In the early 1990s, Ángel had served as an army soldier, engaging in brutal acts whose aftermath still reverberates. He is forced to reckon with his past when a woman he was instructed to kill enters the store where he works.
... lyrical ... The story unfolds in layers, moving smoothly back and forth in time ... Ángel consults unexpected guides...each with a unique life philosophy and portrayed with complexity and empathy ... Throughout, details capture the essences of places and people. Cueto’s scenes and descriptions are tactile and immediate, conveying subtext and deeper meaning. Metaphors set a mood that supports the story’s overarching themes of trauma, guilt, and the idea that we are forever bound to people we harm and who harm us, even if that harm is unintended. Spare language and well-placed observations result in interludes for absorbing the deeper implications of situations, adding tension and emotional texture. A series of quiet moments build to a crescendo and emotional catharsis ... a powerful, multilayered novel that meditates on life and death, pain and suffering.
This installment feels more like two novels. The larger part is rote exercise and bald suspense. Within this, there is a more nuanced, and thus more mesmerizing, consideration of purpose and atonement, but because it’s subsumed by Cueto’s flailing prose and tiresome stereotypes, in the end, it doesn’t amount to much ... The translators Frank Wynne and Jessie Mendez Sayer haven’t lost anything here. This is a story about a man’s veneration of two women he wronged — the dead mother he neglected in life, and the person he shot — yet it offers not a single convincing female character, instead parading around 'enchantresses' and girls who have 'legs like a gazelle.' Women in this novel are either 'slim' or not pictured ... Machista litanies of sexual assaults and torture feel pat, flat and not in the spirit of bearing witness, setting a record straight or even probing the depths of the human psyche in an effort to comprehend the sadism of men toward women, as presented throughout the book ... The dubious conclusions The Wind Traveler draws are a far cry from the moral solution it set as its task. It remains for the reader to fathom the problem of guilt and redemption — provided she’s slim enough to do so.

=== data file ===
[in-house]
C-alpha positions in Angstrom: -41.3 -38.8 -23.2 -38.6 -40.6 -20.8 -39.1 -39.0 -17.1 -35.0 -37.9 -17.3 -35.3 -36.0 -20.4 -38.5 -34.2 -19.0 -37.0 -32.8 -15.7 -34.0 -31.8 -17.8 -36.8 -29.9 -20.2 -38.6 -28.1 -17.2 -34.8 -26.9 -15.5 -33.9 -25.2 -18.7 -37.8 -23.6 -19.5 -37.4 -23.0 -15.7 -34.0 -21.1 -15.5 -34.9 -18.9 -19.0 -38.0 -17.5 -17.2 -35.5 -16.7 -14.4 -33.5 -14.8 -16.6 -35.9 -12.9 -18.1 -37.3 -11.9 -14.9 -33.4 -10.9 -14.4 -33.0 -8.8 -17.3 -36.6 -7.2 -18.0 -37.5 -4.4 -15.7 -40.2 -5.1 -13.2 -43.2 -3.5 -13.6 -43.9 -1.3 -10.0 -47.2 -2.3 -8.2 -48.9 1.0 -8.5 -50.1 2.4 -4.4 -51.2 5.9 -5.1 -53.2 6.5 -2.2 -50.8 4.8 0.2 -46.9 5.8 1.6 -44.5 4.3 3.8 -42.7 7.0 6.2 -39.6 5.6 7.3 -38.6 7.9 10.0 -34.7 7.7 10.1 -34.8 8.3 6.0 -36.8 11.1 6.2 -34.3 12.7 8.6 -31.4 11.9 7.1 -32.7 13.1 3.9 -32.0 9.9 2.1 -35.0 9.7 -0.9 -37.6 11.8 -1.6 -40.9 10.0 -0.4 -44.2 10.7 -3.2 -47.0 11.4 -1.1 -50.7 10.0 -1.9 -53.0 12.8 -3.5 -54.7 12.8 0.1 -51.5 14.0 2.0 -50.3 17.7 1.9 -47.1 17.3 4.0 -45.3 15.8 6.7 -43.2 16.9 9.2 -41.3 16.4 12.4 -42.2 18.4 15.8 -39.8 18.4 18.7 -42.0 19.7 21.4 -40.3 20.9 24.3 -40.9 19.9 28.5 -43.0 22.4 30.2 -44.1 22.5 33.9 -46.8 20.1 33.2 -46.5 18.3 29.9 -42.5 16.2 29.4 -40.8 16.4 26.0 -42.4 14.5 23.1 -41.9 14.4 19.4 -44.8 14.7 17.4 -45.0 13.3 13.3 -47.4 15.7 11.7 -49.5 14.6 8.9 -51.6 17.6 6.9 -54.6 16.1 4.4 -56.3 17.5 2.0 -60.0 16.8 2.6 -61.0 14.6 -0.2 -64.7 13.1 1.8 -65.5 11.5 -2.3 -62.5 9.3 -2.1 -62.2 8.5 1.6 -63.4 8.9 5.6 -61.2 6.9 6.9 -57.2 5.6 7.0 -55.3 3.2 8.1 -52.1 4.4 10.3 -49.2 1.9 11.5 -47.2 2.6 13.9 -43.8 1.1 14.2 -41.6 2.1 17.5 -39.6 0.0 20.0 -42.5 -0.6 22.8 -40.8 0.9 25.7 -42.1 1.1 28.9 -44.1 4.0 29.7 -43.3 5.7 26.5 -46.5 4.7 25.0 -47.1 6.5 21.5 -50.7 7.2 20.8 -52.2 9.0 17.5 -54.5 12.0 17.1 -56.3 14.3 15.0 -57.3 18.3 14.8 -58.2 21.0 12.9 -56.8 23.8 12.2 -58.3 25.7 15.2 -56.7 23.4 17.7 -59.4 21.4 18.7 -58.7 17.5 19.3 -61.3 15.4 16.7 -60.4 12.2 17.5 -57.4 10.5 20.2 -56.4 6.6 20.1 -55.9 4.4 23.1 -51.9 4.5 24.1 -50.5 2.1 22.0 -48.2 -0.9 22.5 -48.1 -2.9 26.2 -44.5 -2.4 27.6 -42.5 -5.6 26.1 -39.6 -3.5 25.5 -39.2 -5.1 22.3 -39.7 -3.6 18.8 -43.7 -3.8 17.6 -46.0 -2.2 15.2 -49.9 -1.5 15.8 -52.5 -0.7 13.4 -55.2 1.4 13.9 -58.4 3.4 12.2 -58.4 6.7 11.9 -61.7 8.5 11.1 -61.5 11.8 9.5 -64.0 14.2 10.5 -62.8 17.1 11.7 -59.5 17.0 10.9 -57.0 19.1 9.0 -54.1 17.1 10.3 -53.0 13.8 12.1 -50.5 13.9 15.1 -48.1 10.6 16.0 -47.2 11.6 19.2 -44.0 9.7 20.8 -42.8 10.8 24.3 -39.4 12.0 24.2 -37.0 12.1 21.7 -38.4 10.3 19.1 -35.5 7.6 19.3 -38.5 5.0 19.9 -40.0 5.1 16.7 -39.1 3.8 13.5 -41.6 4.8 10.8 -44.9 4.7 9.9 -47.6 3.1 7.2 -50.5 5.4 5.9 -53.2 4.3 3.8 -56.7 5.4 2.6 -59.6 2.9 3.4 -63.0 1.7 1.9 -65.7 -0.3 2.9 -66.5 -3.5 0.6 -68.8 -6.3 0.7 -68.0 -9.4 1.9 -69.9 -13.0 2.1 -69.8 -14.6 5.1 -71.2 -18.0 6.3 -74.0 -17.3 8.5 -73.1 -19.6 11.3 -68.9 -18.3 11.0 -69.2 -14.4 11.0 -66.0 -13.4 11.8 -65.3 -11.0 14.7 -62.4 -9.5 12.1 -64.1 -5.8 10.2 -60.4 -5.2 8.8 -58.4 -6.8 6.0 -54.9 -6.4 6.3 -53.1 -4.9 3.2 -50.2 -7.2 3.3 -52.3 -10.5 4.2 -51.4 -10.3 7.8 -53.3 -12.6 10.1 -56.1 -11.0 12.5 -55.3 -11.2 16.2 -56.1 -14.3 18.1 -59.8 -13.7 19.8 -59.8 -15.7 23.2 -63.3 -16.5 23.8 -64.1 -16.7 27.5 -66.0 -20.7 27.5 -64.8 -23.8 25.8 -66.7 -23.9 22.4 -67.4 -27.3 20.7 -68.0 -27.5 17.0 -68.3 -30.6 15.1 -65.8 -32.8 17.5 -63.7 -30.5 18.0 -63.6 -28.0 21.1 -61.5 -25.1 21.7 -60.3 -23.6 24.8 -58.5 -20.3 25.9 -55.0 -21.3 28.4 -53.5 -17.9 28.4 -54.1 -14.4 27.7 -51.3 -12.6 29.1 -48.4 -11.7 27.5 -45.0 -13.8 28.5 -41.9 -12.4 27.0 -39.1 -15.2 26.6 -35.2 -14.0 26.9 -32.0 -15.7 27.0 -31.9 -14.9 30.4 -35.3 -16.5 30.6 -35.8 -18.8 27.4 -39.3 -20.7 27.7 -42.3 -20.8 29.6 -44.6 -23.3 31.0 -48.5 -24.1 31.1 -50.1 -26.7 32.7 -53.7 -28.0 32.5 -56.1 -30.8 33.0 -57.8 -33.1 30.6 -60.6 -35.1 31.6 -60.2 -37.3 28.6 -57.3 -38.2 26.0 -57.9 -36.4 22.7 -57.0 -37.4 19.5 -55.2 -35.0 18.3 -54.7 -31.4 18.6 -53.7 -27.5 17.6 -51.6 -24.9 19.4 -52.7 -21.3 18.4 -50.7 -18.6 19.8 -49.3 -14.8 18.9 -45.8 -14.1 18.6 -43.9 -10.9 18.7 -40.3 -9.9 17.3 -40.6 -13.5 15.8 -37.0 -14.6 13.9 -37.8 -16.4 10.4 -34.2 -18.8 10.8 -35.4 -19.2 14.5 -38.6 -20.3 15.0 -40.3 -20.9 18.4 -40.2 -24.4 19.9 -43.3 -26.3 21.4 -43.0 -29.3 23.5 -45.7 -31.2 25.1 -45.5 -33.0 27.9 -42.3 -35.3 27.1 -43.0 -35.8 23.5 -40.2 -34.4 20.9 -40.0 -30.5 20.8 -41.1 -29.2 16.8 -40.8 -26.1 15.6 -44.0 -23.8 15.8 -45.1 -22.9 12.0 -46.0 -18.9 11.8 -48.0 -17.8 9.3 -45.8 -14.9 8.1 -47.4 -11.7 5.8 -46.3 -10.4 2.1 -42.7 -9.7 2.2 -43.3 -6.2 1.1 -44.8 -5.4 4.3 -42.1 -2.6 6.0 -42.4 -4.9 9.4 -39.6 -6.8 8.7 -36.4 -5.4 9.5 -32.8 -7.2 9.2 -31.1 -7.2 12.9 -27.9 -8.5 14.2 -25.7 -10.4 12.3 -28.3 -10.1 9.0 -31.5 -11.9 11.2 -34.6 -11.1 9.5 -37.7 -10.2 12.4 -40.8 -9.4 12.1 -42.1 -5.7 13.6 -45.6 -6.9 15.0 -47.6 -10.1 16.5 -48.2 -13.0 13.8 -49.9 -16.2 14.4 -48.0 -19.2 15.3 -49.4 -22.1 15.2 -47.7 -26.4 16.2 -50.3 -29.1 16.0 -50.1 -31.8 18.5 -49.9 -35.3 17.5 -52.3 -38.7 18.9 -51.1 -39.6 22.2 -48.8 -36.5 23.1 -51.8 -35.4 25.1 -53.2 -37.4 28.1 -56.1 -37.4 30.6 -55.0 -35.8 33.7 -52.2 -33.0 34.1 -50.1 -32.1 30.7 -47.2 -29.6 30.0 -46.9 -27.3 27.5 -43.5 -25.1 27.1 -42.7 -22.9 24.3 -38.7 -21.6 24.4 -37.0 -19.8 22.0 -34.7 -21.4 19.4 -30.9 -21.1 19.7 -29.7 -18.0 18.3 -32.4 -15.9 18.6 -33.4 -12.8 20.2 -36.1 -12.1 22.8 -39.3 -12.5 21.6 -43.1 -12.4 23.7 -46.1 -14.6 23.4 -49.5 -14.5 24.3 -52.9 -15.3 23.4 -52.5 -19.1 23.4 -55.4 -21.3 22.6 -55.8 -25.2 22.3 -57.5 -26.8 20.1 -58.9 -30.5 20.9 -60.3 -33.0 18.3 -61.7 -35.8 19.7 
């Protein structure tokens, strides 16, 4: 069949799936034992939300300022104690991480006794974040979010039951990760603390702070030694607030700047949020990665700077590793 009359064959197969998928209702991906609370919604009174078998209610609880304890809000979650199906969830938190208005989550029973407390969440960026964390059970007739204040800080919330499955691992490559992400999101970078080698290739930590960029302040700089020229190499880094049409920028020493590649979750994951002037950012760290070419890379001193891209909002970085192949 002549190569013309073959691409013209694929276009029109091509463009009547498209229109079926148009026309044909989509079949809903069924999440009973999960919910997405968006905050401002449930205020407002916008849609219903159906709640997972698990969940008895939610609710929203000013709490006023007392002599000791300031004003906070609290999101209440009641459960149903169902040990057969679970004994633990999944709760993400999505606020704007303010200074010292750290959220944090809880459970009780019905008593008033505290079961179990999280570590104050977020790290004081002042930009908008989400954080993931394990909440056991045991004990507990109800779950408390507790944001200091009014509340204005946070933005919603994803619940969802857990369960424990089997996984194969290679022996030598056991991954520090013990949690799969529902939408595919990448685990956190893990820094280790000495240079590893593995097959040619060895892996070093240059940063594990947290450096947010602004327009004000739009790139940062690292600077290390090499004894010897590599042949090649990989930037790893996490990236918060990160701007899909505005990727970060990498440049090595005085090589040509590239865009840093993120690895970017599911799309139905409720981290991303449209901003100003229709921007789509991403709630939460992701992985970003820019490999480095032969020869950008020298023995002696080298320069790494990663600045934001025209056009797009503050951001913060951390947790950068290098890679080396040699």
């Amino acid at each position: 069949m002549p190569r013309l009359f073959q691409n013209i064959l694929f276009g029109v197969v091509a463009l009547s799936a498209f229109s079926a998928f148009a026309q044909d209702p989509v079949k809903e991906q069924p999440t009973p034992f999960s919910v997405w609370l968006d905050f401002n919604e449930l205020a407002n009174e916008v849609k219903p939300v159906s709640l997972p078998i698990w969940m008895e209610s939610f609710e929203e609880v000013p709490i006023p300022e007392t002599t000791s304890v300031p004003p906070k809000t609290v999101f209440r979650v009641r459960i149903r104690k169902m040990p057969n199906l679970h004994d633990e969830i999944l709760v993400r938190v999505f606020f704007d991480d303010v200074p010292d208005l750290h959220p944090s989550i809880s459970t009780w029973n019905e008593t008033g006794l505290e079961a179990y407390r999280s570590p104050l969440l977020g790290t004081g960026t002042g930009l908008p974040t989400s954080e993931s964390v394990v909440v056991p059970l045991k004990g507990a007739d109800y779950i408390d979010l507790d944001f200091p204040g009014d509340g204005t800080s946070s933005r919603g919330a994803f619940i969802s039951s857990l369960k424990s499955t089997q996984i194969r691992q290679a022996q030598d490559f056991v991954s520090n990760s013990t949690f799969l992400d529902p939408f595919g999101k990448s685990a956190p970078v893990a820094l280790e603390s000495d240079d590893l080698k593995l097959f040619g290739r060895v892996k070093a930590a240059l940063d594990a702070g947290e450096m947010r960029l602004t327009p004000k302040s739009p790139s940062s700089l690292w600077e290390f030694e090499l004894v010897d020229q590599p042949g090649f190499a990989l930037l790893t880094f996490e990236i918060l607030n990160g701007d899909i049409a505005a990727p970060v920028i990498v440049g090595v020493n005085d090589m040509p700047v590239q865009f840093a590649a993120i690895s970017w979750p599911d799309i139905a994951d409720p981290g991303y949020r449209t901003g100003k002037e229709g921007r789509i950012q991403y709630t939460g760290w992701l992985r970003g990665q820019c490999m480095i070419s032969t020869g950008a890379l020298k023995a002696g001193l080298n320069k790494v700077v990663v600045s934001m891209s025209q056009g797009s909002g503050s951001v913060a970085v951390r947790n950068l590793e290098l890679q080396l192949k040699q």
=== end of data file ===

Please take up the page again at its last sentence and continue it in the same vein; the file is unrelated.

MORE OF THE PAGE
... staggering ... Cueto imbues every page and character with the brutal consequences of war in his compulsively readable story of a man’s reckoning with a history of violence. Wynne and Mendez’s splendid translation brings readers an essential work of Peruvian literature.